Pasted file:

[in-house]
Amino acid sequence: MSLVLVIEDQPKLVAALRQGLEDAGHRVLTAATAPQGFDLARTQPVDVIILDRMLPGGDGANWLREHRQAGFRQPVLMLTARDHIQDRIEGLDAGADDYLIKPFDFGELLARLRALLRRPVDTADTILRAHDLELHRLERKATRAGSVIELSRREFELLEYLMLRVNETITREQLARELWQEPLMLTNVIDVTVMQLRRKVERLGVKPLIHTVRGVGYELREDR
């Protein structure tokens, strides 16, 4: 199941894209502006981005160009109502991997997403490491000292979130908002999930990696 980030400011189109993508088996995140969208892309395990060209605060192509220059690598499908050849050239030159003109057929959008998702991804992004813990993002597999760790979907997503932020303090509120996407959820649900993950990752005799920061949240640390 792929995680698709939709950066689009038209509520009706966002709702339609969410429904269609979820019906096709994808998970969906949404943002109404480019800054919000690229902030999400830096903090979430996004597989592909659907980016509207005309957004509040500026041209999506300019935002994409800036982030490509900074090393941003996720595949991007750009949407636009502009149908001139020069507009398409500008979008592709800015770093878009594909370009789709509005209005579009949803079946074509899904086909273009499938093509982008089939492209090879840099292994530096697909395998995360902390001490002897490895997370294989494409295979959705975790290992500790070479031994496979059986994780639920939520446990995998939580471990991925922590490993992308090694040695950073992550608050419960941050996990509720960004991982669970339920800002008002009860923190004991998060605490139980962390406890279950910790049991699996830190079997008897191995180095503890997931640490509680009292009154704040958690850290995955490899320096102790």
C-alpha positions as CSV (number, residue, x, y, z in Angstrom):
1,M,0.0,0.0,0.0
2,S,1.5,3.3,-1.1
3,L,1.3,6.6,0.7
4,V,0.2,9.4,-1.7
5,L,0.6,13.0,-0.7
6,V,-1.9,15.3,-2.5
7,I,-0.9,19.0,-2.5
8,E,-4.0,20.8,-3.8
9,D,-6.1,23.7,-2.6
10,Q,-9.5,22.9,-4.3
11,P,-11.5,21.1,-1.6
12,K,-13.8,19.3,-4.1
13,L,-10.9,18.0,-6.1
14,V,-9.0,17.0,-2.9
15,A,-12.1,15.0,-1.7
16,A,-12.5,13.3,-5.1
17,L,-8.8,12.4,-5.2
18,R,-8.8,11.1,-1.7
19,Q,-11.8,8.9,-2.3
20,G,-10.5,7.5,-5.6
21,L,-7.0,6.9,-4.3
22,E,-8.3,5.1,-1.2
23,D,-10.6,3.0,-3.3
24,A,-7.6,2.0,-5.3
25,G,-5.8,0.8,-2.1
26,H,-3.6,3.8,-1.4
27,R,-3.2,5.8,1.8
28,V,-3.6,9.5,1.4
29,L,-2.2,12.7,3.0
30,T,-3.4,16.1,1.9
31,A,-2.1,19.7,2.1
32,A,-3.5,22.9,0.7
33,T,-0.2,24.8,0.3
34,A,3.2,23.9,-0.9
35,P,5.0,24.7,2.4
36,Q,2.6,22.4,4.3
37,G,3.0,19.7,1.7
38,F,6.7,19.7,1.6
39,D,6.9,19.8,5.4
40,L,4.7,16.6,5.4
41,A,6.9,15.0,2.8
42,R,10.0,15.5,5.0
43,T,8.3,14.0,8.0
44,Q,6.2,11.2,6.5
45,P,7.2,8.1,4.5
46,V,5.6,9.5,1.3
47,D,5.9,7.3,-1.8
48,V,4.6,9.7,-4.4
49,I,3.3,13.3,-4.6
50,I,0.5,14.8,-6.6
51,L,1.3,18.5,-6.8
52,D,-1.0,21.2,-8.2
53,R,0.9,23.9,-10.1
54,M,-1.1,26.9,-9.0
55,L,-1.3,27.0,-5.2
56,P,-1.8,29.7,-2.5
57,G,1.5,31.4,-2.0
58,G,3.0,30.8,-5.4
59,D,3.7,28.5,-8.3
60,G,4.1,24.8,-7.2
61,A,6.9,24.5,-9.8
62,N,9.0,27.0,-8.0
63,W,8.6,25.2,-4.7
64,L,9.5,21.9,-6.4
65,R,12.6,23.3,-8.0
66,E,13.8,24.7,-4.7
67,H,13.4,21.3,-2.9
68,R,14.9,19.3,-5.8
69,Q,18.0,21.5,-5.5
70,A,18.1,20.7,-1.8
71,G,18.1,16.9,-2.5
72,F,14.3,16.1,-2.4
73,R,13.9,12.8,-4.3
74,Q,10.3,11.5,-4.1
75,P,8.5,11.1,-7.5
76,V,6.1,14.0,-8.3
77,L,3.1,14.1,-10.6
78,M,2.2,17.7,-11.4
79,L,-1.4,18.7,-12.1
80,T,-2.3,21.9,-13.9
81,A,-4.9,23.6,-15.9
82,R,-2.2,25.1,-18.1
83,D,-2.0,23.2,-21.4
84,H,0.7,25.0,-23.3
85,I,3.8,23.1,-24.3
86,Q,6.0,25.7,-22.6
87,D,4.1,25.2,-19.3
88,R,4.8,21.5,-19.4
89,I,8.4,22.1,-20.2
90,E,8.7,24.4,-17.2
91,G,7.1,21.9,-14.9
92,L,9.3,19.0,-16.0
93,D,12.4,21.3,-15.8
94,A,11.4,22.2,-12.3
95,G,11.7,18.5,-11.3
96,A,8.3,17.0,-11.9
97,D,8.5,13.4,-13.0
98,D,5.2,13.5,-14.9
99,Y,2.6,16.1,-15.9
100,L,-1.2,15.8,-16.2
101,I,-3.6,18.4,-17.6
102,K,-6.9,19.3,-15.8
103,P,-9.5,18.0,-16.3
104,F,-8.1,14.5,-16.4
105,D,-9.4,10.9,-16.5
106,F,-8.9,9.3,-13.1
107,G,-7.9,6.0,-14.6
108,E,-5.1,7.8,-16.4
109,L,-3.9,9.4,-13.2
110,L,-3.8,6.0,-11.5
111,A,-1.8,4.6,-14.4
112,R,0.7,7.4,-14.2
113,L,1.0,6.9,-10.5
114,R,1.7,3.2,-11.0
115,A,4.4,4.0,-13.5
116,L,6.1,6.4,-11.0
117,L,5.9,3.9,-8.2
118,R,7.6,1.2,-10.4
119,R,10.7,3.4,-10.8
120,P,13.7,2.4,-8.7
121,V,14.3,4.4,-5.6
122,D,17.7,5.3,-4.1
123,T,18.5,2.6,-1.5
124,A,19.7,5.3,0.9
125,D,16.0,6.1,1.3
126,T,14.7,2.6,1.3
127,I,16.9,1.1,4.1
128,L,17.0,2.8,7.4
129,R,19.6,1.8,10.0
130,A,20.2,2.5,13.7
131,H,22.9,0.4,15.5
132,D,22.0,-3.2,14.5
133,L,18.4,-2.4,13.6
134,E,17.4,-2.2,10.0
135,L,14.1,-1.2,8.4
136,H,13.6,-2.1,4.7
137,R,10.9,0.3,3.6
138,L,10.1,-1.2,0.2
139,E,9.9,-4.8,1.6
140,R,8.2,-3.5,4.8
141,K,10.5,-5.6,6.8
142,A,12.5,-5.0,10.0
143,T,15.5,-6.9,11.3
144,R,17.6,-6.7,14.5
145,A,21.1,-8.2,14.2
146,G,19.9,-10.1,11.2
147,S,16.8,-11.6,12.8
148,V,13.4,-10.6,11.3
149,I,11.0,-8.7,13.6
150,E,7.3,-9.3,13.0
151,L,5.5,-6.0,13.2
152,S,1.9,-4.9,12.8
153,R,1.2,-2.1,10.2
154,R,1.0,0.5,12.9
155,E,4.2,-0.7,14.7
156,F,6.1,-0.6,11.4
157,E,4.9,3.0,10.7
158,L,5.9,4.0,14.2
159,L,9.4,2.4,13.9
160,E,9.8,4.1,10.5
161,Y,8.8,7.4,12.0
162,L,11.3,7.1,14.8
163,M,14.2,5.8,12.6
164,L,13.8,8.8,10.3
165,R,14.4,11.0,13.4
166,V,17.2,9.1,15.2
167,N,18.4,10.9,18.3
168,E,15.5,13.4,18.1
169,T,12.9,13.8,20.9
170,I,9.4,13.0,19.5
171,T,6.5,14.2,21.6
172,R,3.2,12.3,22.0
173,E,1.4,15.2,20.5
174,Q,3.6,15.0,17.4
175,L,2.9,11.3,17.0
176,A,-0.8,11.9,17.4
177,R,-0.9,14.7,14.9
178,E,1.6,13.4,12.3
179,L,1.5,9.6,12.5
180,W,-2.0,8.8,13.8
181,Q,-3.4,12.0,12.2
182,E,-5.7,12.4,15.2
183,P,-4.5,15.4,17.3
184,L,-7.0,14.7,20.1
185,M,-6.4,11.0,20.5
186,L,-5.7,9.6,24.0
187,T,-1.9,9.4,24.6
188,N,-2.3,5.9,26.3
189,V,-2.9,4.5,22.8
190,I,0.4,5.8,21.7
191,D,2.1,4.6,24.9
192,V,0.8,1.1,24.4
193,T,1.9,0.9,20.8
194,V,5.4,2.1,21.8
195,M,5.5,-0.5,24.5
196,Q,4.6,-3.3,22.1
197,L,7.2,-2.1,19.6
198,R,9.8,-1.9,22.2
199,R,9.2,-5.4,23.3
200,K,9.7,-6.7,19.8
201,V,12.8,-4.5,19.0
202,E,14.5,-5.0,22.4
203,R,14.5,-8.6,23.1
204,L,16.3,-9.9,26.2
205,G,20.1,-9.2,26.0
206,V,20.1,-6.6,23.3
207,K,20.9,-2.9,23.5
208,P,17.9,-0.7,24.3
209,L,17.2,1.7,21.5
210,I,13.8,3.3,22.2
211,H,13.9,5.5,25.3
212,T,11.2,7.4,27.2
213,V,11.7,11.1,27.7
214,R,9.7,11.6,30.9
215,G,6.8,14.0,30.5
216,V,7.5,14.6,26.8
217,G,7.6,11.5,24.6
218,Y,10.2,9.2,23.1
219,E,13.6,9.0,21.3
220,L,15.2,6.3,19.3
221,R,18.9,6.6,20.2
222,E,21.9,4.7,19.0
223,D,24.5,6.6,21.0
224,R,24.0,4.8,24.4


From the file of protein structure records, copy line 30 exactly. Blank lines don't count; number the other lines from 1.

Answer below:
26,H,-3.6,3.8,-1.4